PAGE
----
“I suppose I am, prime minister,” came the reply from Johnson, who after a weekend of pondering decided to pull the plug on his foreign secretary job over May’s Chequers Brexit plan.
The 2018 story was raised with HuffPost UK by a well-placed source in response to the question of why the prime minister is happy to U-turn on policy – 12 and counting since the start of the coronavirus pandemic – but not on his personnel.
Three sources who have worked with the PM independently note: “He hates confrontation.”
One goes on: “He absolutely hates difficult conversations, he’s not ruthless in that regard, he’s a really kind person and he only wishes, most of the time, goodwill to other people in that constantly optimistic friendly manner.
“He cannot bear to call them in and say they’ve not done the job he asked.”
It does not tell the full story of a leadership style which has left many wondering whether ministers and aides are still held accountable for their mistakes, and why the PM is so willing to spend political capital hanging on to underperformers.
The questions started with top aide Dominic Cummings’ infamous lockdown trip to Barnard Castle, and spanned a summer in which housing secretary Robert Jenrick faced calls to go for backing a controversial housing scheme linked to Tory donor Richard Desmond, and education secretary Gavin Williamson provoked a huge backlash with the exam results fiasco.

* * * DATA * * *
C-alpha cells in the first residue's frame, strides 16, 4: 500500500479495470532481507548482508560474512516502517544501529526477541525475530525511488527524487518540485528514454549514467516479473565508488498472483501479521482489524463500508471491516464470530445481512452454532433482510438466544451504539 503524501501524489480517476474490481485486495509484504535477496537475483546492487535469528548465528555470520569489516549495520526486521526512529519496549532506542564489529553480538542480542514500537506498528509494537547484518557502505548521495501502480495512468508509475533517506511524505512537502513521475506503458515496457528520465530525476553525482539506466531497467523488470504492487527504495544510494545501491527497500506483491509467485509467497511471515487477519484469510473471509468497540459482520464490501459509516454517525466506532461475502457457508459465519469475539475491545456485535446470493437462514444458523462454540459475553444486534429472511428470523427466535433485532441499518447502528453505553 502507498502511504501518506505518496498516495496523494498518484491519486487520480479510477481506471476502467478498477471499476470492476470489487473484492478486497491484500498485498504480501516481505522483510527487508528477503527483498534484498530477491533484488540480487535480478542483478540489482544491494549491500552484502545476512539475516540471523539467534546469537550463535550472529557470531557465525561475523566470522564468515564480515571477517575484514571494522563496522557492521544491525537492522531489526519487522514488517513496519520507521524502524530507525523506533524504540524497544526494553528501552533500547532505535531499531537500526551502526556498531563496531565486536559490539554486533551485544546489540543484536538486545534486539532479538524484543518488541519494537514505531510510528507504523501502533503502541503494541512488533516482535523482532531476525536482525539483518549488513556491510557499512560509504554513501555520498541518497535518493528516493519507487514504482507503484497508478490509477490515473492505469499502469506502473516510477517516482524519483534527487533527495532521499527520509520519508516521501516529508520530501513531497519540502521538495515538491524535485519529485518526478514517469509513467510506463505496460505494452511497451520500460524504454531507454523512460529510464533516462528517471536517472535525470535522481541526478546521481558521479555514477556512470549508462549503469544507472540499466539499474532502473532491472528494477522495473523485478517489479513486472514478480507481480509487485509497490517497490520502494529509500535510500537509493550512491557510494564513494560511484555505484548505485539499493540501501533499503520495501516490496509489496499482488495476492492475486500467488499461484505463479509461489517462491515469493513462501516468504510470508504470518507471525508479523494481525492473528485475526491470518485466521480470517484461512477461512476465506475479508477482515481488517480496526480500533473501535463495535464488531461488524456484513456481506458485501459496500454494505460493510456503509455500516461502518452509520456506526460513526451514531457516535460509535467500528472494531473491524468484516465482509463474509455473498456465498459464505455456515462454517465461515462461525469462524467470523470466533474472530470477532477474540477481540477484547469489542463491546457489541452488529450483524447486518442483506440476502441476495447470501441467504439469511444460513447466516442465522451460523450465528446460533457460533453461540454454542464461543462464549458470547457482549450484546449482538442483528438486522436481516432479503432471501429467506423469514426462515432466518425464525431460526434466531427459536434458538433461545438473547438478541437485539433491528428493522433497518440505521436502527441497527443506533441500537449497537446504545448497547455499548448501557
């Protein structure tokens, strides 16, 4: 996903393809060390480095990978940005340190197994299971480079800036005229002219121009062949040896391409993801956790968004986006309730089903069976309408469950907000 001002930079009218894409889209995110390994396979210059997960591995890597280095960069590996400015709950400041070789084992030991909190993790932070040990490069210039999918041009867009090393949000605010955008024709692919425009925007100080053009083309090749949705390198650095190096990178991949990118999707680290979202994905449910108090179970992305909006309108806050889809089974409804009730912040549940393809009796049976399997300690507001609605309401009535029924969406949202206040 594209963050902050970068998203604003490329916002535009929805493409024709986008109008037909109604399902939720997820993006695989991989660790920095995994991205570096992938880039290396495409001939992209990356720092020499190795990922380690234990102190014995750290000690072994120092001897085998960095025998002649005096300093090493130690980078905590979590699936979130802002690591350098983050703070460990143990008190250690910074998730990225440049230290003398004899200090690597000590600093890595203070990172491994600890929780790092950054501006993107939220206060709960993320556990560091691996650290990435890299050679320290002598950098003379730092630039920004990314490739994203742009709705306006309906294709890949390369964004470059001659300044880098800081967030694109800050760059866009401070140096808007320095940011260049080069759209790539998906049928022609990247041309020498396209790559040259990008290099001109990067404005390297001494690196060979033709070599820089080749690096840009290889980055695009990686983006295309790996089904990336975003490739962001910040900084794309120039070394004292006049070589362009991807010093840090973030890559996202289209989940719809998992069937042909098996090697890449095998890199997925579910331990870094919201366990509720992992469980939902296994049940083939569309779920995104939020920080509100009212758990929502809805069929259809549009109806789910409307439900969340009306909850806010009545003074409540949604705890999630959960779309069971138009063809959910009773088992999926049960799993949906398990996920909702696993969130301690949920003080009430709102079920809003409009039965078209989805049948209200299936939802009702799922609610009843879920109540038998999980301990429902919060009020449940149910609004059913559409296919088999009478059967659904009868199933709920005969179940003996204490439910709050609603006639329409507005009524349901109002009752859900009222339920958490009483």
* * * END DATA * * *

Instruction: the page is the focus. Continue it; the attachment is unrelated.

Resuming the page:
Others suggest Johnson is happy to let underperforming ministers take the flak rather than him, some see it as simply a question of loyalty and a tight “paranoid” inner circle, while a botched February reshuffle may have tied the PM’s hands until he can get through Brexit and the worst of coronavirus.
But there are plenty of examples of Johnson failing to tackle failing individuals head on.
Two sources recall an episode from Johnson’s London mayoralty, when he had agreed with a senior City Hall figure to sack an underperforming member of staff.
By the time the meeting was over, the staff member had come out of Johnson’s office with a new title and a pay rise.
Then there was February’s reshuffle, botched after chancellor Sajid Javid sensationally walked out just three short months after the Tories’ thumping general election win.
Gathering in the PM’s study, Johnson heaped praise on Javid’s role in that victory and suggested a closer involvement inside No.10 for the chancellor.
But in an almost throwaway remark at the end of their chat, the PM told Javid he would have to sack all five of his special advisers and submit to a joint No.10-Treasury team, which the chancellor refused.
The PM pleaded with Javid not to quit, even at one stage offering a compromise on the plan, but it was not enough and the chancellor walked out.
It was seen as a plan hatched by Cummings to get rid of Javid, and which could be delivered by a PM who really didn’t want to wield the knife.
As one insider recalls: “Boris thought he was asking a relatively minor thing and he was taken aback.”
It appears to be a trait born out of Johnson’s insecurity and need to be liked, and some worry it could cost him.